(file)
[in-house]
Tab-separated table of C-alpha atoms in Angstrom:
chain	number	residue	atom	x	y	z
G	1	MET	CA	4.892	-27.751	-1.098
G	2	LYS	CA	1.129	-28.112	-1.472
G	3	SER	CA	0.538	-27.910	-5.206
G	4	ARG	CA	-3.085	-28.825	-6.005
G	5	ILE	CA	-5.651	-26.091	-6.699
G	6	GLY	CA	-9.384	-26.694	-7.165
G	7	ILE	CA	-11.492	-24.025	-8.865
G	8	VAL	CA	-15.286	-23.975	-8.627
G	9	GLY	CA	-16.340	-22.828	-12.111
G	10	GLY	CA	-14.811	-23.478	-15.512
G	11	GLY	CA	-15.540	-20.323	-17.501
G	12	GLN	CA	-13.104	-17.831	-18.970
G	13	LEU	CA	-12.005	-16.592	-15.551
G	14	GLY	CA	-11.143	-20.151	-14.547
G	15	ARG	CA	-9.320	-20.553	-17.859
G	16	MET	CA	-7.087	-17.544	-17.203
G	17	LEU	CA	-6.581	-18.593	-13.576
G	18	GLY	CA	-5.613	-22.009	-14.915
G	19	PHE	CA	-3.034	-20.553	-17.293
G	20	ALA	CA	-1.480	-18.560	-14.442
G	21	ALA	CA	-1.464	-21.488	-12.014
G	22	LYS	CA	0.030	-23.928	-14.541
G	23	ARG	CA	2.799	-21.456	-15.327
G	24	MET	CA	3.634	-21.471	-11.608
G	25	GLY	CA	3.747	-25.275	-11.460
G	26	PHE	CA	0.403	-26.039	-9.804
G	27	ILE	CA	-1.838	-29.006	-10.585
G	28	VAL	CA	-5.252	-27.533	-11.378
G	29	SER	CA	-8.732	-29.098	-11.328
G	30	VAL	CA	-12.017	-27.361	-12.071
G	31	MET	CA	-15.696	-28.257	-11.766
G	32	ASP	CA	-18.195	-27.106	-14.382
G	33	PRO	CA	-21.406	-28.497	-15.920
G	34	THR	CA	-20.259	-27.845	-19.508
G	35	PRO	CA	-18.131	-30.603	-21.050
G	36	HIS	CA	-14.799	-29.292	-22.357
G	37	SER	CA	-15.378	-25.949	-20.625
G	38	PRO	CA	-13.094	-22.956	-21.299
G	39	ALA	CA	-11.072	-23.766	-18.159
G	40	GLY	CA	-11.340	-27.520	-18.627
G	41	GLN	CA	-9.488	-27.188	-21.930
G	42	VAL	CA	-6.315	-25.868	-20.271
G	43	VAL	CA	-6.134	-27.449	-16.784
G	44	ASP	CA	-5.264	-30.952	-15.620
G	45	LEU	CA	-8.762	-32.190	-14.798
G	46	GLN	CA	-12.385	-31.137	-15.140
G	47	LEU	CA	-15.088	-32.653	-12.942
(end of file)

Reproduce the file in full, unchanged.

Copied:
[in-house]
Tab-separated table of C-alpha atoms in Angstrom:
chain	number	residue	atom	x	y	z
G	1	MET	CA	4.892	-27.751	-1.098
G	2	LYS	CA	1.129	-28.112	-1.472
G	3	SER	CA	0.538	-27.910	-5.206
G	4	ARG	CA	-3.085	-28.825	-6.005
G	5	ILE	CA	-5.651	-26.091	-6.699
G	6	GLY	CA	-9.384	-26.694	-7.165
G	7	ILE	CA	-11.492	-24.025	-8.865
G	8	VAL	CA	-15.286	-23.975	-8.627
G	9	GLY	CA	-16.340	-22.828	-12.111
G	10	GLY	CA	-14.811	-23.478	-15.512
G	11	GLY	CA	-15.540	-20.323	-17.501
G	12	GLN	CA	-13.104	-17.831	-18.970
G	13	LEU	CA	-12.005	-16.592	-15.551
G	14	GLY	CA	-11.143	-20.151	-14.547
G	15	ARG	CA	-9.320	-20.553	-17.859
G	16	MET	CA	-7.087	-17.544	-17.203
G	17	LEU	CA	-6.581	-18.593	-13.576
G	18	GLY	CA	-5.613	-22.009	-14.915
G	19	PHE	CA	-3.034	-20.553	-17.293
G	20	ALA	CA	-1.480	-18.560	-14.442
G	21	ALA	CA	-1.464	-21.488	-12.014
G	22	LYS	CA	0.030	-23.928	-14.541
G	23	ARG	CA	2.799	-21.456	-15.327
G	24	MET	CA	3.634	-21.471	-11.608
G	25	GLY	CA	3.747	-25.275	-11.460
G	26	PHE	CA	0.403	-26.039	-9.804
G	27	ILE	CA	-1.838	-29.006	-10.585
G	28	VAL	CA	-5.252	-27.533	-11.378
G	29	SER	CA	-8.732	-29.098	-11.328
G	30	VAL	CA	-12.017	-27.361	-12.071
G	31	MET	CA	-15.696	-28.257	-11.766
G	32	ASP	CA	-18.195	-27.106	-14.382
G	33	PRO	CA	-21.406	-28.497	-15.920
G	34	THR	CA	-20.259	-27.845	-19.508
G	35	PRO	CA	-18.131	-30.603	-21.050
G	36	HIS	CA	-14.799	-29.292	-22.357
G	37	SER	CA	-15.378	-25.949	-20.625
G	38	PRO	CA	-13.094	-22.956	-21.299
G	39	ALA	CA	-11.072	-23.766	-18.159
G	40	GLY	CA	-11.340	-27.520	-18.627
G	41	GLN	CA	-9.488	-27.188	-21.930
G	42	VAL	CA	-6.315	-25.868	-20.271
G	43	VAL	CA	-6.134	-27.449	-16.784
G	44	ASP	CA	-5.264	-30.952	-15.620
G	45	LEU	CA	-8.762	-32.190	-14.798
G	46	GLN	CA	-12.385	-31.137	-15.140
G	47	LEU	CA	-15.088	-32.653	-12.942